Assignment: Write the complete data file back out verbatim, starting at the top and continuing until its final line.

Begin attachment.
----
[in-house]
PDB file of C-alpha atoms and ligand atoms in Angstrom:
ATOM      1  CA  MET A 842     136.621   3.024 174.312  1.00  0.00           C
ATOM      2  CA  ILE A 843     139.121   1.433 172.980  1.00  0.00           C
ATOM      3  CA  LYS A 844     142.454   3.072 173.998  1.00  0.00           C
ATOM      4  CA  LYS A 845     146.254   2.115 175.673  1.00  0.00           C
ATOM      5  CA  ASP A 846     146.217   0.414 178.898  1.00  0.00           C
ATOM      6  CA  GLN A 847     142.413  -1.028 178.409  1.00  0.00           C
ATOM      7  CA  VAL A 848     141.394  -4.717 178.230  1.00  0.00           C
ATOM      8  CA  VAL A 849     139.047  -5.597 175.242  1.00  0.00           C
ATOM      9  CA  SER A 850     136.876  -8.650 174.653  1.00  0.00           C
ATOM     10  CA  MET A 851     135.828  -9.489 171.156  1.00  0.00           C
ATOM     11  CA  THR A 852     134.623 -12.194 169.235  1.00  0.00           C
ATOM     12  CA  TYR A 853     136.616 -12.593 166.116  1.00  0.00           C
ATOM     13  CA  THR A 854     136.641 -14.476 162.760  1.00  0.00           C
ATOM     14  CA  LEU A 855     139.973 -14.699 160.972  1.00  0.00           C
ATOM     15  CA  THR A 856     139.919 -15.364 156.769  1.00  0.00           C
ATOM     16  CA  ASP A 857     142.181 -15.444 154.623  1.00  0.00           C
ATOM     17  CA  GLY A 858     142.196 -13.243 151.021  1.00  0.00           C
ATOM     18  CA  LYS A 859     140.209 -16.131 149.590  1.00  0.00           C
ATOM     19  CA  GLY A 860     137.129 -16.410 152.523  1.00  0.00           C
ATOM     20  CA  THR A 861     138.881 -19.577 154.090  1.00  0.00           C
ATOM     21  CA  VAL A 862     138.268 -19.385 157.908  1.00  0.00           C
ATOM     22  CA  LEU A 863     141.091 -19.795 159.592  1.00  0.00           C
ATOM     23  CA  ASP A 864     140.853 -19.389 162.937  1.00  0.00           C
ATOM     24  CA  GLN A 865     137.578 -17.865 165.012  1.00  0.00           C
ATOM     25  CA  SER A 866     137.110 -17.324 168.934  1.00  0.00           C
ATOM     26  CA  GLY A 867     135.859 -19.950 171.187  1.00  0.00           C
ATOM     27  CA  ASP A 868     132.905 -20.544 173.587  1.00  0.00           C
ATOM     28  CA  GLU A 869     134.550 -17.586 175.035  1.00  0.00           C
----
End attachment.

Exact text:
[in-house]
PDB file of C-alpha atoms and ligand atoms in Angstrom:
ATOM      1  CA  MET A 842     136.621   3.024 174.312  1.00  0.00           C
ATOM      2  CA  ILE A 843     139.121   1.433 172.980  1.00  0.00           C
ATOM      3  CA  LYS A 844     142.454   3.072 173.998  1.00  0.00           C
ATOM      4  CA  LYS A 845     146.254   2.115 175.673  1.00  0.00           C
ATOM      5  CA  ASP A 846     146.217   0.414 178.898  1.00  0.00           C
ATOM      6  CA  GLN A 847     142.413  -1.028 178.409  1.00  0.00           C
ATOM      7  CA  VAL A 848     141.394  -4.717 178.230  1.00  0.00           C
ATOM      8  CA  VAL A 849     139.047  -5.597 175.242  1.00  0.00           C
ATOM      9  CA  SER A 850     136.876  -8.650 174.653  1.00  0.00           C
ATOM     10  CA  MET A 851     135.828  -9.489 171.156  1.00  0.00           C
ATOM     11  CA  THR A 852     134.623 -12.194 169.235  1.00  0.00           C
ATOM     12  CA  TYR A 853     136.616 -12.593 166.116  1.00  0.00           C
ATOM     13  CA  THR A 854     136.641 -14.476 162.760  1.00  0.00           C
ATOM     14  CA  LEU A 855     139.973 -14.699 160.972  1.00  0.00           C
ATOM     15  CA  THR A 856     139.919 -15.364 156.769  1.00  0.00           C
ATOM     16  CA  ASP A 857     142.181 -15.444 154.623  1.00  0.00           C
ATOM     17  CA  GLY A 858     142.196 -13.243 151.021  1.00  0.00           C
ATOM     18  CA  LYS A 859     140.209 -16.131 149.590  1.00  0.00           C
ATOM     19  CA  GLY A 860     137.129 -16.410 152.523  1.00  0.00           C
ATOM     20  CA  THR A 861     138.881 -19.577 154.090  1.00  0.00           C
ATOM     21  CA  VAL A 862     138.268 -19.385 157.908  1.00  0.00           C
ATOM     22  CA  LEU A 863     141.091 -19.795 159.592  1.00  0.00           C
ATOM     23  CA  ASP A 864     140.853 -19.389 162.937  1.00  0.00           C
ATOM     24  CA  GLN A 865     137.578 -17.865 165.012  1.00  0.00           C
ATOM     25  CA  SER A 866     137.110 -17.324 168.934  1.00  0.00           C
ATOM     26  CA  GLY A 867     135.859 -19.950 171.187  1.00  0.00           C
ATOM     27  CA  ASP A 868     132.905 -20.544 173.587  1.00  0.00           C
ATOM     28  CA  GLU A 869     134.550 -17.586 175.035  1.00  0.00           C